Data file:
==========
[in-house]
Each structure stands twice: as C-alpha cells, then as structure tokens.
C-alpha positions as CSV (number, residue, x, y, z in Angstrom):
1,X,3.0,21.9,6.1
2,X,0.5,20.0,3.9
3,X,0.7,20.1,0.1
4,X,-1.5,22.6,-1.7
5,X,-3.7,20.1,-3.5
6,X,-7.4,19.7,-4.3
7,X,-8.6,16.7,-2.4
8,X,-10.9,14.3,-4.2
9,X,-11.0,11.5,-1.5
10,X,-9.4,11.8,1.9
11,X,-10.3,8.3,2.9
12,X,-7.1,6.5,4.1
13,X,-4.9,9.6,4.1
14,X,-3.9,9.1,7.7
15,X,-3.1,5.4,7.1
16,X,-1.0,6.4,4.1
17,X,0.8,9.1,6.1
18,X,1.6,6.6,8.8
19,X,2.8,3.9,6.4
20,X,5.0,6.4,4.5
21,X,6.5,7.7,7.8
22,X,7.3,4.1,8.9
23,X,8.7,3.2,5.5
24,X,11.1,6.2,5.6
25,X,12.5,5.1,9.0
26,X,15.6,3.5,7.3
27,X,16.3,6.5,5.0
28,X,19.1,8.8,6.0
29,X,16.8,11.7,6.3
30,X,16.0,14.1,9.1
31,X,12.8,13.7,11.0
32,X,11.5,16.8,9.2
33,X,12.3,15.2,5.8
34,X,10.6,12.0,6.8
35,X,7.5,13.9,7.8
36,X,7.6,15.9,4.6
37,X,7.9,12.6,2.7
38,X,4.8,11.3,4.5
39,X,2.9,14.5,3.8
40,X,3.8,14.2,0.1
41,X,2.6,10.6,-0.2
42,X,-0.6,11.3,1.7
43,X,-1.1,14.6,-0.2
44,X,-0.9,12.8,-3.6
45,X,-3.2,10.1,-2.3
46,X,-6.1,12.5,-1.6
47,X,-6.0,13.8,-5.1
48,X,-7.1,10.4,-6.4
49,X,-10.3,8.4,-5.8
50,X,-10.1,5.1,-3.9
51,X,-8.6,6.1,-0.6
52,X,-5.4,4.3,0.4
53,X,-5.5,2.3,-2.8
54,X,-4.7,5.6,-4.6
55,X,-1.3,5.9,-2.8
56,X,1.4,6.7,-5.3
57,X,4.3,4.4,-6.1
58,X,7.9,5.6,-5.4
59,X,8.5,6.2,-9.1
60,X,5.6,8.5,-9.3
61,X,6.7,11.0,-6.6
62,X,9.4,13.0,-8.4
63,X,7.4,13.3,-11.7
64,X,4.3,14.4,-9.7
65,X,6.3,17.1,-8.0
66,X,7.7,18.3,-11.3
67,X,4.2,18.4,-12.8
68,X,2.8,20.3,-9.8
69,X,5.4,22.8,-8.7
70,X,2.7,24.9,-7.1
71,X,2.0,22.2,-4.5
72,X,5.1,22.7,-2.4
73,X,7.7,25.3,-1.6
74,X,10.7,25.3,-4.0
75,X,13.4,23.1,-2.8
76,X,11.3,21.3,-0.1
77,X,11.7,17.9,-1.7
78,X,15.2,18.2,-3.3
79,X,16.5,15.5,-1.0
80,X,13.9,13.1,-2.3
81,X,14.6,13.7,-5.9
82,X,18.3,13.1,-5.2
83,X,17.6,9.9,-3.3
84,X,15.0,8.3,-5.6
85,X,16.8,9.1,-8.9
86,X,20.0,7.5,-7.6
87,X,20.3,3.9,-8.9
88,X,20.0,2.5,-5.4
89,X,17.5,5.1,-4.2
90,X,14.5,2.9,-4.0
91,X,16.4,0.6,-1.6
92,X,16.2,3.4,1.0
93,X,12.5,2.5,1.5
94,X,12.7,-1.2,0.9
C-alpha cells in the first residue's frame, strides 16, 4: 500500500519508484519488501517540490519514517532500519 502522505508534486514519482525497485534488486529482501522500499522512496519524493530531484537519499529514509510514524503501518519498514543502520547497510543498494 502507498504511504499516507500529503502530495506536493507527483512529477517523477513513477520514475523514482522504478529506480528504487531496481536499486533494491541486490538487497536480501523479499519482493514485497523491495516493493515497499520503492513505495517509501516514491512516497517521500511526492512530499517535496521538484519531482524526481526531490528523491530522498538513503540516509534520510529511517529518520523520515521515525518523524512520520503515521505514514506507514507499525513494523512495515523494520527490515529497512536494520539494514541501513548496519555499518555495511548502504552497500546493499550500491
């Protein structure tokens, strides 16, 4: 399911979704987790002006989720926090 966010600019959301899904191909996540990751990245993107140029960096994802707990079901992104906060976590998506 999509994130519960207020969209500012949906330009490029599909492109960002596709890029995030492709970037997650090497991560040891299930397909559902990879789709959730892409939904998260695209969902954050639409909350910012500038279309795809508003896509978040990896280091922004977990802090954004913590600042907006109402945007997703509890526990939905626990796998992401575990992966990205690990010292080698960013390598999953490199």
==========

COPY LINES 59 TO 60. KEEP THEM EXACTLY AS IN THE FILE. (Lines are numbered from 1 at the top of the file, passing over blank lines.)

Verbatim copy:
56,X,1.4,6.7,-5.3
57,X,4.3,4.4,-6.1